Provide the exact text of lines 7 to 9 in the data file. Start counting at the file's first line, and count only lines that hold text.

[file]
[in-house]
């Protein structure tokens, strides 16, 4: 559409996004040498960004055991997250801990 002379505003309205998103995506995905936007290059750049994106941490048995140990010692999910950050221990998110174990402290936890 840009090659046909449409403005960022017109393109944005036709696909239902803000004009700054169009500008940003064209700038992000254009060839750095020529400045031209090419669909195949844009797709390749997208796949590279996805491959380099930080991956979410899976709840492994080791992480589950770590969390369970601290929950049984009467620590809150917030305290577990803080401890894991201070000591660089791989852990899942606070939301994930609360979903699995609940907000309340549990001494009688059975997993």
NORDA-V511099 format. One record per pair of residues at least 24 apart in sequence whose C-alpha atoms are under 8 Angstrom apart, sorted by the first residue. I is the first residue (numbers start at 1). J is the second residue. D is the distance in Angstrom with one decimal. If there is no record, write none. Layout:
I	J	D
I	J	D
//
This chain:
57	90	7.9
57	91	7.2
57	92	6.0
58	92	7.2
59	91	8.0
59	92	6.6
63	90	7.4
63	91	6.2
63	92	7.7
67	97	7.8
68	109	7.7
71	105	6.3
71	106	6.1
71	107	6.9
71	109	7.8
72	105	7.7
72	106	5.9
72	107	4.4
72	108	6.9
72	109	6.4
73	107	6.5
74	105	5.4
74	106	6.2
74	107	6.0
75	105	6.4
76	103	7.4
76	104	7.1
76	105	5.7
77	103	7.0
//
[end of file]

This chain:
57	90	7.9
57	91	7.2